After the birth of a child borne of rape to a 12-year-old in Samdrup Jongkhar on May 25, the rapist has been taken to custody. But since he is also the father of the child, the town is rife with discussions and debate on what would be the solution to this seemingly “between the Devil-and-the-deep blue sea.”
As the summer session of the Parliament opened on Thursday, outside the August Hall, the parliamentarians have also been talking about the issue and laws which address or rather fail to address such an impossible situation.
Who will look after the child-mother and the baby? Since the rapist is imprisoned, how will he make provisions to look after the two children?
Earlier, the Penal Code of Bhutan (2204) cited the offence of statutory rape as a felony of the second degree punishable by a prison term of nine to 15 years. The Penal Code Amendment (Act) of Bhutan 2011, Section 182 is amended as: “The offence of statutory rape shall be a felony of the first degree.” First degree felony is punishable by a prison term of 15 years.
Observers are of the view that the rapist in this case is escaping with a very light ordeal compared to the damage he has inflicted on not only a child but a whole family. But then, he is supposed to be the father of the baby and must look after the family.
The law does not have any provisions for a case like this except child adoption by the state.
For the well-being of a teenage mother and her child and unwilling mothers, the state offers child adoption. According to the Child Adoption Act of Bhutan (2012), the state's main objective and principle, form, 'the child's best interest and continued well-being shall be the primary consideration for adoption, and a child shall have the right to express one's views concerning adoption'.
According to an official at the National Commission for Women and Children (NCWC), NCWC counsels and facilitates registering the child for the census, helps the teenage mother to continue education and relocates their school.
NCWC further extends talks to prospective parents for adoption if the teenage mother is unwilling or faces difficulty rearing the child.
However, Khar-Yurung MP Tshering Choden, also the former chair of the Women, Children and Youth Committee of the National Assembly, states that the committee discussed the litigation of rapists and the issue of sustenance of teenage mothers and their child. “The government should institute mental and monetary support for them.”
“We need mental and monetary support,” said Tshering Choden, “teenage mothers face many physical, psychological, social and spiritual challenges. They have a constant need for support and training; they cannot plan and lack decision making and maternal skills, encounter unpredictable situations and significant changes, and face a high risk of pregnancy and birth.”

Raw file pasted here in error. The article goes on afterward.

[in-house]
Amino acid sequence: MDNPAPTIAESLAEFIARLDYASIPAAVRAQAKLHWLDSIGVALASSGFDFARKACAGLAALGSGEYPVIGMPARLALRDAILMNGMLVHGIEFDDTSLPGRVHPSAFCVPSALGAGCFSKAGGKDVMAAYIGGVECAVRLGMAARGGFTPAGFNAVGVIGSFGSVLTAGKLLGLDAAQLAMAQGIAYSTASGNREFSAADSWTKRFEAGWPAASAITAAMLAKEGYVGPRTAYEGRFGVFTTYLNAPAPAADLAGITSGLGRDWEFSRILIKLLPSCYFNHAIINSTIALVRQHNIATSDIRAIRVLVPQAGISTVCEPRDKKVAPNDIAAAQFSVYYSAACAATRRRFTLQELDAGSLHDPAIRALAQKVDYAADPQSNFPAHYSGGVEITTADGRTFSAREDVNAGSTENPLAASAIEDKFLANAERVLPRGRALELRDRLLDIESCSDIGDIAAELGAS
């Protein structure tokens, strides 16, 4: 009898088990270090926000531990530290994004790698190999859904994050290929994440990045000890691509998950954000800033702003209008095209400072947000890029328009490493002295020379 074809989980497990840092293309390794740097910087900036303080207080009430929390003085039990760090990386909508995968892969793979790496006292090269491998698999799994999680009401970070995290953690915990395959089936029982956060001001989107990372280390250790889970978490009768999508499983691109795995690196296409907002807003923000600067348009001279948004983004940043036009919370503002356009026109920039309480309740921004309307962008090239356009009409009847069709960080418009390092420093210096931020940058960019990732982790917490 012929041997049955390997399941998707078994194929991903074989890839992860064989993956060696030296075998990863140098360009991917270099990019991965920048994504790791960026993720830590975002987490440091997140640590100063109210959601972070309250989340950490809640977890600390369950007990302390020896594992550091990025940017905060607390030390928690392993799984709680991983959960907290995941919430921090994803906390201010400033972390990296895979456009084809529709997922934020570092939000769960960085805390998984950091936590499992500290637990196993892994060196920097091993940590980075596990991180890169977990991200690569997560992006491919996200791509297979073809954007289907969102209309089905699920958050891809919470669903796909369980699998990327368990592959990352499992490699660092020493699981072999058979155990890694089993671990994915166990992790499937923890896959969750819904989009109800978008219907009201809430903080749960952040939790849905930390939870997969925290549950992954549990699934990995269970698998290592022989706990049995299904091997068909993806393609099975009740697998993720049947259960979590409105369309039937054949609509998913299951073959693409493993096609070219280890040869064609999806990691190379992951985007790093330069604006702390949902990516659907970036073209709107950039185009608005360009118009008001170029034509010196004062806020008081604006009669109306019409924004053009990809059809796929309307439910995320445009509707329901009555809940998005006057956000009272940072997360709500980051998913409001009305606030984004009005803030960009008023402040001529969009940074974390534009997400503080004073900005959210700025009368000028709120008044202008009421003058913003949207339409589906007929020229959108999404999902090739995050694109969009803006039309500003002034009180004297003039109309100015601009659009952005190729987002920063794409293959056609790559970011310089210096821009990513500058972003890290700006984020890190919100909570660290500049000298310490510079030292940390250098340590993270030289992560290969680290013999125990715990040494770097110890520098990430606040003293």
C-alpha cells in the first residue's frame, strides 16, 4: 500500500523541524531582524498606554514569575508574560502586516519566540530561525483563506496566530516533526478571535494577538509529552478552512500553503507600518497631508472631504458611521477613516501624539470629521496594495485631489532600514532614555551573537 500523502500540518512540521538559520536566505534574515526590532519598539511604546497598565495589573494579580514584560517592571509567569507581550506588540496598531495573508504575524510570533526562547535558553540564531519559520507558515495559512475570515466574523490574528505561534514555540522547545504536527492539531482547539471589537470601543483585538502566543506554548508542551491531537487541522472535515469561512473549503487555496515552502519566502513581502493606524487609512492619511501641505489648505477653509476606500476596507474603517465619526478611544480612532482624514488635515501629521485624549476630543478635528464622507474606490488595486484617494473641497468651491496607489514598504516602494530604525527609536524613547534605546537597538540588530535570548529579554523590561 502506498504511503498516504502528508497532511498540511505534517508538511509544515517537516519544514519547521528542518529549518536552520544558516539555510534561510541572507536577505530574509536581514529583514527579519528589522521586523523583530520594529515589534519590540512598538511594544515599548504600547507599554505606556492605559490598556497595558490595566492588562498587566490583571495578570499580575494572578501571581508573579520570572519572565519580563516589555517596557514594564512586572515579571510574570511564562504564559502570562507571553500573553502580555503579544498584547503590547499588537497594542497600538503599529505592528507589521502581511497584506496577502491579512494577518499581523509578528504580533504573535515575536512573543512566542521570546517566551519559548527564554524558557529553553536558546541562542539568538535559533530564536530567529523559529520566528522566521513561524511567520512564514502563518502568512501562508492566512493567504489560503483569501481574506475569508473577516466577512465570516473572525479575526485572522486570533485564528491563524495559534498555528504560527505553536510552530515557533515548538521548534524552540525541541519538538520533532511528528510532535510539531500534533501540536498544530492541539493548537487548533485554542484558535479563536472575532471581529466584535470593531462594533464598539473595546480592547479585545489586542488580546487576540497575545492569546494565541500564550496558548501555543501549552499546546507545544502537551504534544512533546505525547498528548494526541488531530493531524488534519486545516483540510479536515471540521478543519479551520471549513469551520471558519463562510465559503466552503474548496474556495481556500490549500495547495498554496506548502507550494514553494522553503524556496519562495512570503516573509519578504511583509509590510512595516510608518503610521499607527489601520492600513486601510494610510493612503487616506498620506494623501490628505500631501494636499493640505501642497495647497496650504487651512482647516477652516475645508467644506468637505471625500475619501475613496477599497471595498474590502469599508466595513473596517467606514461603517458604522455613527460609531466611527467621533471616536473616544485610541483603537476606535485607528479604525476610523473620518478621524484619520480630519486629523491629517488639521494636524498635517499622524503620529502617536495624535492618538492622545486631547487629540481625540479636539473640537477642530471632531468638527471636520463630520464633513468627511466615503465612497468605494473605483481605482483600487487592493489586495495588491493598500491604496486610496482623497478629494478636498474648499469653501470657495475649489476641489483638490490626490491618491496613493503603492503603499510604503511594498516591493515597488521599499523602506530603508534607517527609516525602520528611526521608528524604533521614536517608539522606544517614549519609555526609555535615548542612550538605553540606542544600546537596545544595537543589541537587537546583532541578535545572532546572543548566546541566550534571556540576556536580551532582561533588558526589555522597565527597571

According to the MP, with depression, anxiety, shock, low self-efficacy, isolation, social stigma and, religious or cultural adverse reaction, inappropriate behaviour of health care providers and family conflicts, the young mothers are suddenly tasked with multiple responsibilities.
A mother-of-two, also an statutory rape victim who gave birth out of rape says: “It is important for the government to look after teenage mothers and their children because if the government can put the rapist or the father of the child into prison for some years, the government must also have the courage to institute funds for the sustenance of the teenage mother.”
“The teenage mother and her child are looked after by her parents or relatives; in my case, it was a burden for them as a low-income family, and this situation is very relatable to many other teenage mothers.”
Sombaykha MP Dorji Wangmo said the government is “provisioning everything for the sustenance of the teenage mothers and their children.”
But when quizzed about what these “provisions” are, she said that with an oversight role as an MP and NA’s Women, Children and Youth Committee, she will “launch further research” and look after the teenage mother’s ante-natal and post-natal provisions.
To be eligible for adoption, the Adoption Act states, ‘an application for adoption of a child may be made by a Bhutanese citizen who: (a) is of good moral character; (b) is financially secure;(c) is not convicted of a crime; (d) is capable of support and care for the child; and (e) is at least 30 years of age and the age difference between the adopting parent and the child to be adopted shall be at least 15 years.
Teenage mothers who relinquish the wish to look after their child must follow the procedures cited in the Child Adoption Act as well.
The process is facilitated through competent agencies such as the NCWC or any other agency designated by the government that shall be the competent authority under this Act.
Meanwhile, a study states that between 2009 and 2020, there were 372 children rape cases, excluding 30 attempts to rape. There were also 158 cases of rape of women and 59 attempted rapes in the country.
According to World Data Atlas that gives world and regional statistics, national data, maps and rankings, ‘in 2013, rape rate for Bhutan was 7.7 cases per 100,000 population. Though Bhutan rape rate fluctuated substantially in recent years, it tended to increase through the 2009 - 2013 period ending at 7.7 cases per 100,000 population in 2013’.
No solid laws to provide for statutory rape victims and children borne of rape